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|Articles - February 2010|
|Thursday, January 21, 2010|
A team of veterans from the recycling industry plans to break ground this month on a new plastics recycling facility in St. Helens to turn millions of tons of discarded plastic bottles into raw materials for re-use.
The new ORPET recycling plant is expected to employ 50 people as it launches and to grow in synch with the regional market for recycled plastic. The project is a collaboration between Dennis Denton of Denton Plastics, the largest plastics recycler in Oregon; Tom Leaptrott of Quantum Leap LLC, a supplier of packaging materials; and the Oregon Beverage Recycling Cooperative, which runs the state’s five-cent bottle deposit program.
The end product to be manufactured in St. Helens will be PET polyester flakes, widely used in construction and packaging materials as well as apparel. Some 6 billion pounds of this raw material are used each year nationally, according to Leaptrott.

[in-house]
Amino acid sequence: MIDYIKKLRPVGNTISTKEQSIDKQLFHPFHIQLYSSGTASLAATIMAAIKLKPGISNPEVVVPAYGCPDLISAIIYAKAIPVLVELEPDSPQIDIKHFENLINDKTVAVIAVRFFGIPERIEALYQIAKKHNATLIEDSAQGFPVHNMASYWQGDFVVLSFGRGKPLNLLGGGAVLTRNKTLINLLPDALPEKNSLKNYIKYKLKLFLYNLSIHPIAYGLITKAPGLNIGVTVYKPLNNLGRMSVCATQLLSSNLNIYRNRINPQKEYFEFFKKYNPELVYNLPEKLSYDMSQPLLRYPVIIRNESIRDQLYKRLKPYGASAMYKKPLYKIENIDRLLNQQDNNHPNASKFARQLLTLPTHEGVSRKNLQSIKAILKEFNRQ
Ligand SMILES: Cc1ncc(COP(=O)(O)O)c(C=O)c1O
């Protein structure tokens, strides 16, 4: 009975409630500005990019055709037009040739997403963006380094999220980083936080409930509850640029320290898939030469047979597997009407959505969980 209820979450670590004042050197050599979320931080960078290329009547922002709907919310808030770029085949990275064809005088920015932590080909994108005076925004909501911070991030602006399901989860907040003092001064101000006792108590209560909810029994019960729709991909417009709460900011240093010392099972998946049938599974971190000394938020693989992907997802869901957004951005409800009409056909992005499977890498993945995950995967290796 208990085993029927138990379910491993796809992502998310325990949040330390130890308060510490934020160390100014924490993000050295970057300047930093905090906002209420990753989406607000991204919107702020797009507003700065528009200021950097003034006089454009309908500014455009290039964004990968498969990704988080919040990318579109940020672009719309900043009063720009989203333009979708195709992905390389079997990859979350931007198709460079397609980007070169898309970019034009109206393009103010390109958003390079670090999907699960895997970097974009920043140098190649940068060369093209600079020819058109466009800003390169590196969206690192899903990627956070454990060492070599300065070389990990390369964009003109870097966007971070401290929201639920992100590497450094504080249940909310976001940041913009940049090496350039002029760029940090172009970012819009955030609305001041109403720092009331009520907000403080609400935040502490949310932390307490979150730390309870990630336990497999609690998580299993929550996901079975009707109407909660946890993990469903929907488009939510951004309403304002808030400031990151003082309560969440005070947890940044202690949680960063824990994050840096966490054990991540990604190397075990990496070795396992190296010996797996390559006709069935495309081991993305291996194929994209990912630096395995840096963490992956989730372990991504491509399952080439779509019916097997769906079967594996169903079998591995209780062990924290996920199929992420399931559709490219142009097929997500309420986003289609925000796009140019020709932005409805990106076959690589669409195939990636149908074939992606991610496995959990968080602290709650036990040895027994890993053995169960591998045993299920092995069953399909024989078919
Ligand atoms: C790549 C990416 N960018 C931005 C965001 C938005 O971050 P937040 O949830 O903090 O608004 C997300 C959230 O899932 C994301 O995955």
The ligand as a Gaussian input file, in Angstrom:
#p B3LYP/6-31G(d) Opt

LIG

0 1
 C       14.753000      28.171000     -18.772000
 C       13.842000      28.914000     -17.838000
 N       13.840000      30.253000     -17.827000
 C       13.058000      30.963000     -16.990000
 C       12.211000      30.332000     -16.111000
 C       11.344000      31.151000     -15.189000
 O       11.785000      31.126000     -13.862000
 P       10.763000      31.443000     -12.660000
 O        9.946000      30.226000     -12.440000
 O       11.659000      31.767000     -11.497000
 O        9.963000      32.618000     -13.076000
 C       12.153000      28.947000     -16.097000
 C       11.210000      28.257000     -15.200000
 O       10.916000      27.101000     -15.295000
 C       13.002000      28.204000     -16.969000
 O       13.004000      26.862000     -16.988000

“It’s an affordable, sustainable product,” says Leaptrott. “This type of recycling has been done for 25 years. It’s a proven process and it’s very clean.”
Local and state officials have praised the project on environmental as well as economic grounds. Recycling plastic bottles locally rather than shipping them to China to be recycled will reduce the burning of transportation fuel, while creating new employment in a community that recently lost hundreds of jobs at the local paper mill.
Leaptrott says the market for recycled plastics crashed during the recession but has recovered powerfully over the past few months. “We won’t have any trouble selling what we make,” he predicts.
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Proud, diverse and underpaid.
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